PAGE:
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Opening Arguments

Dead wrong

No guarantee the the Supreme Court will revisit the spectacularly incompetent 5-4 decision in the Kennedy v. Louisiana case last term, but it has at least set up that possibility:

In a rare move, the Supreme Court said it might reconsider its June decision that struck down the death penalty for crimes that fall short of murder, after a law blog revealed that the government left out a fact that would have bolstered its argument that executions for such offenses are constitutional.

The case involves a Louisiana statute authorizing a death sentence for the rape of a child. In a 5-4 decision, the court found that capital punishment for the crime violated the Eighth Amendment prohibition of "cruel and unusual punishments."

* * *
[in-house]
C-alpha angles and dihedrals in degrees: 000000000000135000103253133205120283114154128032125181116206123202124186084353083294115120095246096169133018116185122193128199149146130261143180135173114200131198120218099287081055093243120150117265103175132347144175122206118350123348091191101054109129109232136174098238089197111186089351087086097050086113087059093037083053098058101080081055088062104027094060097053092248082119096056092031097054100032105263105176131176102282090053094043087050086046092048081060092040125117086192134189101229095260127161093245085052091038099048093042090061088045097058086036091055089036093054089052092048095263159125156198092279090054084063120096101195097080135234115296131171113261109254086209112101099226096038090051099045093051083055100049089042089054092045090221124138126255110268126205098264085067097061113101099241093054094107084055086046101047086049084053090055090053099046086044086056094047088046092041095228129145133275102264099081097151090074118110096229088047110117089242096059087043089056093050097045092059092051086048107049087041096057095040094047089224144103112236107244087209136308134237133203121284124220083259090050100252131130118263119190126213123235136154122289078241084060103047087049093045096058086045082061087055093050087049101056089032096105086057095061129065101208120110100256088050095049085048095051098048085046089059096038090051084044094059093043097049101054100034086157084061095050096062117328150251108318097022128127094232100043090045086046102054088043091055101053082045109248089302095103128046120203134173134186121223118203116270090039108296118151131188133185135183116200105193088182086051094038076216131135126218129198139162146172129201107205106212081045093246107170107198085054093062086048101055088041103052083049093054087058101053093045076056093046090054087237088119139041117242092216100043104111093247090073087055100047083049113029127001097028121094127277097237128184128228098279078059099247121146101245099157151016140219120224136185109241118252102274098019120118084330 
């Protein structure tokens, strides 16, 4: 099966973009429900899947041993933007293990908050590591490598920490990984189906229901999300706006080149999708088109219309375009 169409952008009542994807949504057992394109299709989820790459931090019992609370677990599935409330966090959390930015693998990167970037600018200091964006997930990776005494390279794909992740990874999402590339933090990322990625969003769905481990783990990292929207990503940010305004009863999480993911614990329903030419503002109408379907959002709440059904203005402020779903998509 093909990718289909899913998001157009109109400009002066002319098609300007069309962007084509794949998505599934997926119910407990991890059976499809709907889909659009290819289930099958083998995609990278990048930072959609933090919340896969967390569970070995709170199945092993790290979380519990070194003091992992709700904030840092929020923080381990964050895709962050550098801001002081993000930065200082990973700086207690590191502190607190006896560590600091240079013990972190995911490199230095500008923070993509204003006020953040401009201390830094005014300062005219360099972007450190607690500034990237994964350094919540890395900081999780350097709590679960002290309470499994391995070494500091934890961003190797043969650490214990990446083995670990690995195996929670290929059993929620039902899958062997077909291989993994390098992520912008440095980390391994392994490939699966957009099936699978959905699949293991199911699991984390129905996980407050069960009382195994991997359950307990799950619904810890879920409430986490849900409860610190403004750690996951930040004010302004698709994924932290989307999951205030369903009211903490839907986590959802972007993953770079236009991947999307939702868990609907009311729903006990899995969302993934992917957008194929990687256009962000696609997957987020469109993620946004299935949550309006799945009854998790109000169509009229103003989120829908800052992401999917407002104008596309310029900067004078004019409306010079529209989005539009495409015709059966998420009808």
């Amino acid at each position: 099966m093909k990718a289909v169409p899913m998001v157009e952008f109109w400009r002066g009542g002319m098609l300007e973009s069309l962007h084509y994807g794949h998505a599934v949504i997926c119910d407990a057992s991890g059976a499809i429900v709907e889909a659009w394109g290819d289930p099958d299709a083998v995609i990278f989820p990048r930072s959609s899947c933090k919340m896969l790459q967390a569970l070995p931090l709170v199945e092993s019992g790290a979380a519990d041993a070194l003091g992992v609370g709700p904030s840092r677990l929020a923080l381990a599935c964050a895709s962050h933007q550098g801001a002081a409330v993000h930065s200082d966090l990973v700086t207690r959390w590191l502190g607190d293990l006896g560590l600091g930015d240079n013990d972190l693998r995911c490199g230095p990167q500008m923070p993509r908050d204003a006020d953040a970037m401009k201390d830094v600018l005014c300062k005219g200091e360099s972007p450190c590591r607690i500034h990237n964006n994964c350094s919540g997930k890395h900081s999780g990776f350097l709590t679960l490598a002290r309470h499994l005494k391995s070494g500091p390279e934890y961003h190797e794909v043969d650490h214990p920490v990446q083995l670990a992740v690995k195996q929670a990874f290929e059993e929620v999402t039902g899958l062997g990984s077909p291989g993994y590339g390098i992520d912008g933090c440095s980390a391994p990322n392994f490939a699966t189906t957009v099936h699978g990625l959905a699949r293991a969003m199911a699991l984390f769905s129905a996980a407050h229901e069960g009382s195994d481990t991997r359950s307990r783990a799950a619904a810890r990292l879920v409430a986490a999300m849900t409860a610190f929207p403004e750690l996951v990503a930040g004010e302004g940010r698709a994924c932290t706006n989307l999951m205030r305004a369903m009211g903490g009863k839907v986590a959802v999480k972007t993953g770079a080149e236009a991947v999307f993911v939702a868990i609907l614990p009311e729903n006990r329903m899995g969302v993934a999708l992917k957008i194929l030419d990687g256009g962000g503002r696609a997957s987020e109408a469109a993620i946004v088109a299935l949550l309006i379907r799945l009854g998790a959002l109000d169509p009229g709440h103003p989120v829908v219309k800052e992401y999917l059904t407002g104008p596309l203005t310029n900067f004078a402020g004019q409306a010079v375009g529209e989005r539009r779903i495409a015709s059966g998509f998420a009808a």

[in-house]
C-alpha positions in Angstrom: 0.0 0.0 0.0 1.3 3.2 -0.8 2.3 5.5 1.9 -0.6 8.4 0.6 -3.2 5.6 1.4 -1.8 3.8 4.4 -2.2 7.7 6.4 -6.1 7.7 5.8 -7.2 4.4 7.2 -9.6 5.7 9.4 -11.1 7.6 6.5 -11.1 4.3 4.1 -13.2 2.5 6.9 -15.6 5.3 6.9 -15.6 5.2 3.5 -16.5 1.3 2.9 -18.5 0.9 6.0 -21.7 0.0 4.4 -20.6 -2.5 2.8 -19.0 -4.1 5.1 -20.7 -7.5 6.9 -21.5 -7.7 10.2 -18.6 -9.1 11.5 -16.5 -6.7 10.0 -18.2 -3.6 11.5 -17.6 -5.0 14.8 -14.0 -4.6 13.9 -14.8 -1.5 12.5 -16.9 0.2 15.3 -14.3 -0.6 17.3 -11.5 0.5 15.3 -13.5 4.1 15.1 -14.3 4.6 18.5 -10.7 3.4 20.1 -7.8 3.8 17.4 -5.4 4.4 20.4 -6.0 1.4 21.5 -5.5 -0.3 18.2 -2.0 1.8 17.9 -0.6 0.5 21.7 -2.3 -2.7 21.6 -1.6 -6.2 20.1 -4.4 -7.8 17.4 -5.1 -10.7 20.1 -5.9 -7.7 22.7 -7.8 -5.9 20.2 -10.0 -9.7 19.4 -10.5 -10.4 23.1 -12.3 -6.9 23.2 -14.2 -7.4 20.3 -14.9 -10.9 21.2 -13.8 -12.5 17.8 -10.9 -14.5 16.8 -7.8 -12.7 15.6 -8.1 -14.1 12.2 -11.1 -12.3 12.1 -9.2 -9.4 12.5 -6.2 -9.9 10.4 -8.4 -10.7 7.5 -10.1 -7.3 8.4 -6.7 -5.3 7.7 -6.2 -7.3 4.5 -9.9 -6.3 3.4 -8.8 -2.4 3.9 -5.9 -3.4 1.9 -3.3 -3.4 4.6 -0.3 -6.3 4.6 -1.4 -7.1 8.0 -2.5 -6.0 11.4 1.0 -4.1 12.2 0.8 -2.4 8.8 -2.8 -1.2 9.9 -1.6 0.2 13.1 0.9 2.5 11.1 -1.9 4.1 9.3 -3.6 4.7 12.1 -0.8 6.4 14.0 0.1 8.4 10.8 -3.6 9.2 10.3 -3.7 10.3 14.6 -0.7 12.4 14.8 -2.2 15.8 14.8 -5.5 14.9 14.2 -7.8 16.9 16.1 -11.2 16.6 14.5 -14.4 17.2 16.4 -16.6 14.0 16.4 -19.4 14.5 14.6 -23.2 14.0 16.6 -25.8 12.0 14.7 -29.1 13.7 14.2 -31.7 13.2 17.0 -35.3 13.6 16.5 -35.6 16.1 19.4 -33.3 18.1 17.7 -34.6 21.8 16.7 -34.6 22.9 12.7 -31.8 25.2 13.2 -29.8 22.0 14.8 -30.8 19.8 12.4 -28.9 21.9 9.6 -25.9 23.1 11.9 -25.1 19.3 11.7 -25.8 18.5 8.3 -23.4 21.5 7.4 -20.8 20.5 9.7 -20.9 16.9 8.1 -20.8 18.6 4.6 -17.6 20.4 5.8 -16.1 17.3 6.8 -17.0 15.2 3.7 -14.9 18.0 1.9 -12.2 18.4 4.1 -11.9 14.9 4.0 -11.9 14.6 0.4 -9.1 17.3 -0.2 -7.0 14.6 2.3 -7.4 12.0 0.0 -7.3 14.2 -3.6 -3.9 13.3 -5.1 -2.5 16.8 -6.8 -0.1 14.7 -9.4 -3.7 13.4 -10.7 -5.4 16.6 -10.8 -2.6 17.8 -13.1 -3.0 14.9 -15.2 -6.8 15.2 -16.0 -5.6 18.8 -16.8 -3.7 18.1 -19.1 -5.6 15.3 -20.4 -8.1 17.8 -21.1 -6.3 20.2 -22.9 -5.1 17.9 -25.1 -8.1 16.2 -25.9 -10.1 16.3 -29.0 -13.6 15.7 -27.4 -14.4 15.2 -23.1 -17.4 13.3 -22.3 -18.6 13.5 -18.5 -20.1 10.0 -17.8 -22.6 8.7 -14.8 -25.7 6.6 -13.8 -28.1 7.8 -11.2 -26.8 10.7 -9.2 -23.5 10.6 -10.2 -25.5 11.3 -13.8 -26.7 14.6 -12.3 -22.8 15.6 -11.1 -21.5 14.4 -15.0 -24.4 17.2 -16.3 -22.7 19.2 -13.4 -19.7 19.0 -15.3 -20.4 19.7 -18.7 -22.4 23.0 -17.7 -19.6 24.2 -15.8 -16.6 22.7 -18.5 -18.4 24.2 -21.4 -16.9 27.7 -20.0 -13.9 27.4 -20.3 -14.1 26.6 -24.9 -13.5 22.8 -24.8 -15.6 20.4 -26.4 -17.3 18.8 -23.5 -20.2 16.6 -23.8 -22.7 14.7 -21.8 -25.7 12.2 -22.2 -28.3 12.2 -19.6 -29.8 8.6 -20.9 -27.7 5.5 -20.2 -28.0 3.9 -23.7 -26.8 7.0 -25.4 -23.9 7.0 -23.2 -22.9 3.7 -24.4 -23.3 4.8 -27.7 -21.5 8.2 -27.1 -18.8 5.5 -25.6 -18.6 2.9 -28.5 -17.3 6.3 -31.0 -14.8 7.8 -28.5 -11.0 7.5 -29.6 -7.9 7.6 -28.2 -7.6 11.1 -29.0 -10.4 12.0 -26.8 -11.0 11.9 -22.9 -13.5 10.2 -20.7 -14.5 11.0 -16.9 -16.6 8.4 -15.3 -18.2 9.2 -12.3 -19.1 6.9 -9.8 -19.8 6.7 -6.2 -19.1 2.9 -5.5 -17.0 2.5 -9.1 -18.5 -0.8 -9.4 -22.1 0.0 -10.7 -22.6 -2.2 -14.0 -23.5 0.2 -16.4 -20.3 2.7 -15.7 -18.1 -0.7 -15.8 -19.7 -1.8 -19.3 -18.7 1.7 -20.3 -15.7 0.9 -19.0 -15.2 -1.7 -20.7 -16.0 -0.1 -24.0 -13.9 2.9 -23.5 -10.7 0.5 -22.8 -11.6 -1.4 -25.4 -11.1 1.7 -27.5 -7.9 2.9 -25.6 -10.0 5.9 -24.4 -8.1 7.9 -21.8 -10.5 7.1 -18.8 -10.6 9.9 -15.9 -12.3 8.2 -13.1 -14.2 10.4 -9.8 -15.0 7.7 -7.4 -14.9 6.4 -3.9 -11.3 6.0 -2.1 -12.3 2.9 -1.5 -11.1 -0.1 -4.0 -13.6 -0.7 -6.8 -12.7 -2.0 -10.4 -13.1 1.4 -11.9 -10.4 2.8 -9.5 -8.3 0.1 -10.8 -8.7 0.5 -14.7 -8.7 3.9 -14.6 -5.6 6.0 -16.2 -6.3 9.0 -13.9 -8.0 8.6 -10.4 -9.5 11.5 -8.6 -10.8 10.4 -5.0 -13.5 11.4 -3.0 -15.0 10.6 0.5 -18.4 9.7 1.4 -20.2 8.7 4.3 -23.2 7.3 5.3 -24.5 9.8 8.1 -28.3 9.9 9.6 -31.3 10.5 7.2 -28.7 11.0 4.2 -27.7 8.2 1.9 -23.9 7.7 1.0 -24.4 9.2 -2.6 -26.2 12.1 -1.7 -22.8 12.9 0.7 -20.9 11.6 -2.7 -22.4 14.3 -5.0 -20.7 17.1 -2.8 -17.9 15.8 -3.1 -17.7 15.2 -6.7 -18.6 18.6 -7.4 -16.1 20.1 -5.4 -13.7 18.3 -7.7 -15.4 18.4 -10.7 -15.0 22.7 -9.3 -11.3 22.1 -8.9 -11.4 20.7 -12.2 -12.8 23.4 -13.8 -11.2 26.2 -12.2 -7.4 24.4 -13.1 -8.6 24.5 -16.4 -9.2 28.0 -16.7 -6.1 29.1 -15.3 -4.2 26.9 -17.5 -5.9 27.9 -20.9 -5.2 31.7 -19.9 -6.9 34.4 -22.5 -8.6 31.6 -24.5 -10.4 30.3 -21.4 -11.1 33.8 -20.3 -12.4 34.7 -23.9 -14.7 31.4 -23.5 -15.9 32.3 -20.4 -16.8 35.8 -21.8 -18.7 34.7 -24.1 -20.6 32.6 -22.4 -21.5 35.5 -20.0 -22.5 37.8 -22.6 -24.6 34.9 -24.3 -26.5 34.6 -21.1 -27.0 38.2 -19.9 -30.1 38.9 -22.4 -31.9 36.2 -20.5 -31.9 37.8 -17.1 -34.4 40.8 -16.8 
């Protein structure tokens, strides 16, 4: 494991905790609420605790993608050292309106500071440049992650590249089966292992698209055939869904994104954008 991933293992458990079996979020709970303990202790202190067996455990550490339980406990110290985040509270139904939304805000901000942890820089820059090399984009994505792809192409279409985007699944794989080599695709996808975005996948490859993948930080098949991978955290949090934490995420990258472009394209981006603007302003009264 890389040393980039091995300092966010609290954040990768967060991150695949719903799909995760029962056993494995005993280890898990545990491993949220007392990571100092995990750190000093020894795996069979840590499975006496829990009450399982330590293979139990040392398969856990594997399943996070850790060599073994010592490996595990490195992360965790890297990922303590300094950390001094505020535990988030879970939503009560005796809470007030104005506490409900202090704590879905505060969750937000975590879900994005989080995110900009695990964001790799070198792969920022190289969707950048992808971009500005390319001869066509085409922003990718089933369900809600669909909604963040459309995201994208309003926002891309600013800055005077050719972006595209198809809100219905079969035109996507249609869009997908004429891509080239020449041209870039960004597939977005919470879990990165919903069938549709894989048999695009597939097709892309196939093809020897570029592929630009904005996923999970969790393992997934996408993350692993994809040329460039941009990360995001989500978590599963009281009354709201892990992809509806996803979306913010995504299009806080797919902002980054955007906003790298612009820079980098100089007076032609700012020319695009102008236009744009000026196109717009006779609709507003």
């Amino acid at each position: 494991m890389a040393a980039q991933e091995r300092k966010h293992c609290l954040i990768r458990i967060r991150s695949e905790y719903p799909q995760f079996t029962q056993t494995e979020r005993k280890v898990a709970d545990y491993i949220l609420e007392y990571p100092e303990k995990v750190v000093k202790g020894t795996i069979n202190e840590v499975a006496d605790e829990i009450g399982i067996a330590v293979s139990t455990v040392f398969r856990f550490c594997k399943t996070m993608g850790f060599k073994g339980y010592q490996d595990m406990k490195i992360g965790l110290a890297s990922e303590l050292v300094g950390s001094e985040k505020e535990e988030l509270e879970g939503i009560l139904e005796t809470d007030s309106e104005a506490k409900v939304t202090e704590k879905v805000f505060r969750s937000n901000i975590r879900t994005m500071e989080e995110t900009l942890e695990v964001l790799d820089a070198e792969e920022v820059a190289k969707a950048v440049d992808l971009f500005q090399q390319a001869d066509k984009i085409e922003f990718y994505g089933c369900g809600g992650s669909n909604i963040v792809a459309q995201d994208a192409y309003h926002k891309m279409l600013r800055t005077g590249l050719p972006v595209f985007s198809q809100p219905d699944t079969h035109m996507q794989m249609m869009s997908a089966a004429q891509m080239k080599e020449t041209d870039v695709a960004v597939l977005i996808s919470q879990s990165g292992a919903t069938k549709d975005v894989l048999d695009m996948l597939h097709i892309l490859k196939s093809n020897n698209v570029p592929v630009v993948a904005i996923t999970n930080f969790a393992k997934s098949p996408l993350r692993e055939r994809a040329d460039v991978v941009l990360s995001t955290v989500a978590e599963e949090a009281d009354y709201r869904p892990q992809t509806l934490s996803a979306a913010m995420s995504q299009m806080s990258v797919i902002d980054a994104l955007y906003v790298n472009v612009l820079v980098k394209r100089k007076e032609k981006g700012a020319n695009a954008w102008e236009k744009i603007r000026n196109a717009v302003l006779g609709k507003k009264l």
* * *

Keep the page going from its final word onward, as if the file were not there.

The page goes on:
In finding the penalty excessive, Justice Anthony Kennedy's majority opinion noted that neither the U.S. government nor the overwhelming majority of states permit capital punishment for child rape. Justice Kennedy relied on briefs filed by Louisiana and the U.S. Justice Department.

But Justice Department lawyers overlooked a 2006 amendment to the Uniform Code of Military Justice authorizing death for certain sexual assaults on children under age 16. The error was found by Dwight Sullivan, an attorney and Marine Corps Reserve colonel and military-justice blogger. Louisiana and the Justice Department asked the court to reconsider the decision.

Because of the 4-4 Supreme Court split, Kennedy the swing-voter is arguably the most powerful person in the country, and it's scary that he's this sloppy. He wrote in his opinion that there is a "national consensus" that those who commit crimes not involving death should not receive capital punishment, an absurd argument. Stories about this case all say that the court erred because lawyers arguing for an against the death penalty did not inform the court of the relevant law. But isn't the Supreme Court supposed to be smarter and more informed than the people seeking its opinion?